The effect of non-musical influences

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Ever find yourself disliking a band for reasons that have nothing to do with the music? Maybe you heard that the frontman eats meat. Maybe you saw an interview in which the drummer referred to herself in the third person. Maybe the artwork on the band's latest CD included unicorns. Regardless, you find yourself judging the group based on completely non-musical aspects. Music critics should probably be immune to the effect of non-musical influences, but that just ain't so.

Last week, I found myself very excited to be one of the privileged folks going to the sold-out Alela Diane / Blitzen Trapper show at the hi-dive. My excitement, however, had nothing to do with the music. To be honest, I'd heard records by both acts and they'd sort of washed over me like a tepid shower -- nice and wet, but forgettable, and neither as bracing as a cold shower, nor as searing as a hot one. No, I wasn't that turned on by the music, but the mere fact that all the tickets to this show had been snatched up piqued my curiosity and made me feel like the hi-dive was the place to be that night. I rushed over there with a friend who actually was excited about the music. Boy, was I disappointed. And, once again, it had nothing to do with the music.

Upon entering the packed venue, another friend approached me and said, "I didn't know you were a hippie." I was puzzled by this greeting, until I looked around and noticed that the crowd was, well, slightly more hippified than the hi-dive's usual crowd. I laughed it off and delighted in the fact that a crowd I hadn't yet seen was embracing live music on a school night at one of Denver's best small rock clubs. As Alela Diane took the stage, I settled in near the back and looked forward to the set.

Alela Diane plays very pretty music, but within five minutes, I found myself unpleasantly distracted, not only by loud conversations around me, but also by the crowd. I couldn't put my finger on it, but something just didn't feel right. It seemed like a lot of folks were there because they felt they were supposed to be there -- just like me. And the more right I didn't feel, the more the music started to bug me. Still pretty, it also seemed loose, unstructured and aimless. As I began to disengage, I decided to duck next door to Sputnik to take a little break.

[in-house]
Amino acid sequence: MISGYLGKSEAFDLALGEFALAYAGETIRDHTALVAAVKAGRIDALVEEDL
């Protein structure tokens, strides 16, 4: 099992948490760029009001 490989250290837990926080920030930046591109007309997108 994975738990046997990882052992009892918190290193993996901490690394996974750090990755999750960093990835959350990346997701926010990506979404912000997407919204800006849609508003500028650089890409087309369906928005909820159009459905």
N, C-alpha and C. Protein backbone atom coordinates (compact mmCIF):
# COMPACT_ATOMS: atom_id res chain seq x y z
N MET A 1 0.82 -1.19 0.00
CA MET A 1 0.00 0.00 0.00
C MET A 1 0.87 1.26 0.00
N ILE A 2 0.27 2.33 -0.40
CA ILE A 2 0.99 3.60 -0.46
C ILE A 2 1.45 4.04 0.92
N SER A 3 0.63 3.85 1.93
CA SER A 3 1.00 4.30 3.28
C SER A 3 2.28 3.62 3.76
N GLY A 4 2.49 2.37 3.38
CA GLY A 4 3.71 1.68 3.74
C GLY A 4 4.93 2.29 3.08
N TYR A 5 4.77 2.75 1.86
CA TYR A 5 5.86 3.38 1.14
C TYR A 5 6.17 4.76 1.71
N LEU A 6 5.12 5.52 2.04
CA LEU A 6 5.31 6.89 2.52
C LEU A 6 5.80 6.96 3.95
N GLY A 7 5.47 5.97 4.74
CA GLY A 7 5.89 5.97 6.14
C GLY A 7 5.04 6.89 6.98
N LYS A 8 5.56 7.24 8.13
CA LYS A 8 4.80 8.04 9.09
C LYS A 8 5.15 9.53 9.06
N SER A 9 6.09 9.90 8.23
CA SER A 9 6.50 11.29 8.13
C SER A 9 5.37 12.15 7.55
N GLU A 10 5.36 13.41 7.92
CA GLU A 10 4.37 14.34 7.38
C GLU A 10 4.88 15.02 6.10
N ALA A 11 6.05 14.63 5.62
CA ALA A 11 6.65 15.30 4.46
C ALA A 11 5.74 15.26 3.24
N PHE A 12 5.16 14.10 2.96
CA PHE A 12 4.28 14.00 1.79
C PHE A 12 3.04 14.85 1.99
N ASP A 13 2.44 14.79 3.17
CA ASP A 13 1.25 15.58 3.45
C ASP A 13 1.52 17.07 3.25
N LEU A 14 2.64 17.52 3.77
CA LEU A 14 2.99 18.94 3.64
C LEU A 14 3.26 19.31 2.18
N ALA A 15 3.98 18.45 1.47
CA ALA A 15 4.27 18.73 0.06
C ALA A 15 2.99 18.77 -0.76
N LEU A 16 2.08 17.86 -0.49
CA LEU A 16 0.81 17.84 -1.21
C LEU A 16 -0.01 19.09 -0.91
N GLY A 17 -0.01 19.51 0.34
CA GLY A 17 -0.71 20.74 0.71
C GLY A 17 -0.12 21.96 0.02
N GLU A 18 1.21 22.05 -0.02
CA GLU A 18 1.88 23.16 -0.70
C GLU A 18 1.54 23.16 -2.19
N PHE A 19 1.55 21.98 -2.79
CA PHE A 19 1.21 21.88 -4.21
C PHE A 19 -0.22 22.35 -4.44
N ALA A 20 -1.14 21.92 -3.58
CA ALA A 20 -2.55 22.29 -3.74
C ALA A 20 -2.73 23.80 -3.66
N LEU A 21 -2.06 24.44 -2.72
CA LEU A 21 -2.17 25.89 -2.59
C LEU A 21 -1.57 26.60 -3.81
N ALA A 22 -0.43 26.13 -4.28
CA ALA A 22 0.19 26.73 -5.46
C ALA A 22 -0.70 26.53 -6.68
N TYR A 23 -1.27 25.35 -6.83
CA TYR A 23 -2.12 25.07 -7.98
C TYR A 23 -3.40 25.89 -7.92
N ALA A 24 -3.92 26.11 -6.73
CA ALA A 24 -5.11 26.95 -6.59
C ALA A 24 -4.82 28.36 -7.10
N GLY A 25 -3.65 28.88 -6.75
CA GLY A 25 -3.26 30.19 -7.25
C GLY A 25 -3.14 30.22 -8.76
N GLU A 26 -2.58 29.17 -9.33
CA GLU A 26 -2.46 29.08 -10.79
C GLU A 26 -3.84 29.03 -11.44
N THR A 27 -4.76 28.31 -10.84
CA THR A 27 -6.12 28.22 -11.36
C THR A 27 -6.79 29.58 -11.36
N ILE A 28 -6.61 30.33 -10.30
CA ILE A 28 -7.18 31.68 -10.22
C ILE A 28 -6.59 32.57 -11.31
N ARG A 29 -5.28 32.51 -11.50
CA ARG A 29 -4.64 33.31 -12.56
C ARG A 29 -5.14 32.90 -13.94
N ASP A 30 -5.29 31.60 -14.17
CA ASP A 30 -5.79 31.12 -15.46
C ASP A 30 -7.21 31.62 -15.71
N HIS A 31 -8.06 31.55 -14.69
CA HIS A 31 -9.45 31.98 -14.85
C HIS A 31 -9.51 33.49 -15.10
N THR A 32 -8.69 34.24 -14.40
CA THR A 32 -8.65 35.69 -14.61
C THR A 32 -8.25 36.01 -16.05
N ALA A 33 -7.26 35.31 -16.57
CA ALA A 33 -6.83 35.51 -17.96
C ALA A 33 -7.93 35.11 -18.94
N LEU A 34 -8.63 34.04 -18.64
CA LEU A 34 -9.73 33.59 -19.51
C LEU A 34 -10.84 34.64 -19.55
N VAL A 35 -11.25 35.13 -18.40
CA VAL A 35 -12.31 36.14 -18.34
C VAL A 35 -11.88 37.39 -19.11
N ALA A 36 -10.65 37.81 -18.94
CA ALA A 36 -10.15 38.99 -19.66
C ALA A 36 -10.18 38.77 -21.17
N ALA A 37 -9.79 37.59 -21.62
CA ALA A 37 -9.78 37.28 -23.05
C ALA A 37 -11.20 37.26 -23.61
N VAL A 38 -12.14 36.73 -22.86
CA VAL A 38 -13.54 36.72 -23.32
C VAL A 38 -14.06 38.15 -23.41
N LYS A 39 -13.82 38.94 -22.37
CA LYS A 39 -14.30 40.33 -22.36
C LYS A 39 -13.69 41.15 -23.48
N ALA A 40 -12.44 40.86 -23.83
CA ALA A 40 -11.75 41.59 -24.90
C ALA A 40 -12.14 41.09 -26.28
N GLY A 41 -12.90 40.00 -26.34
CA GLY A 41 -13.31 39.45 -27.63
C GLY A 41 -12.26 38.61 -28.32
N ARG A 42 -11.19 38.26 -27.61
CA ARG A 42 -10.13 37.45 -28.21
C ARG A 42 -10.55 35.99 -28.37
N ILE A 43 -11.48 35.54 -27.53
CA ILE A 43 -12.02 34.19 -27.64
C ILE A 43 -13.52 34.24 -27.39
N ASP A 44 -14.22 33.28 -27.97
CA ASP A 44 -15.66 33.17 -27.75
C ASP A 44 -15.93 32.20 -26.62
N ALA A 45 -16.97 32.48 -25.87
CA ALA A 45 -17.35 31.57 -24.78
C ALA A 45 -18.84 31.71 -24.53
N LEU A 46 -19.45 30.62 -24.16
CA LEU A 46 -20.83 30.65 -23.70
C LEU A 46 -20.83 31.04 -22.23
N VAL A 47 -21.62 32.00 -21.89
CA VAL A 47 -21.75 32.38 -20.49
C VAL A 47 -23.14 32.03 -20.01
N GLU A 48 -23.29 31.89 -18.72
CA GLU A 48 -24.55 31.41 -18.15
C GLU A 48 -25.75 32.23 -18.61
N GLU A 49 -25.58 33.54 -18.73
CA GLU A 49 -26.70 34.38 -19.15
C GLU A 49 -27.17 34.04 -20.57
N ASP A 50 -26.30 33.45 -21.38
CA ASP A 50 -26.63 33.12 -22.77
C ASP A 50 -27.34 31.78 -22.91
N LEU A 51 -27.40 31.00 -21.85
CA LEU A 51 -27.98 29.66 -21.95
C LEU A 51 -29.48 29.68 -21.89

Once I found a spot at the bar at Sputnik, I relaxed again. Several friends were there, and I had some great conversations that will make their way into this column eventually. Before I knew it, an hour had passed. I decided I'd better get back to check in with the friend who'd accompanied me and see what Blitzen Trapper had to offer.

As I walked in, I was immediately turned off by the sounds coming from the band. Because the place was so packed, I took a spot by the window that abutts the stage and tried to get into the performance. The members of Blitzen Trapper are all clearly talented and can play very well, but I just wasn't feeling their sound. One friend compared them to early-'70s Grateful Dead and Kiss. Another said there were moments that reminded him of Thin Lizzy. Among those comparisons, Kiss is the only one I really don't like, but perhaps the combination is what turned me off. Perhaps -- as much as I hate to admit it -- it was the unfamiliar crowd that made me uncomfortable. Or perhaps I was just embarrassed and disappointed in myself for believing the hype. In all likelihood, it had nothing to do with the music.

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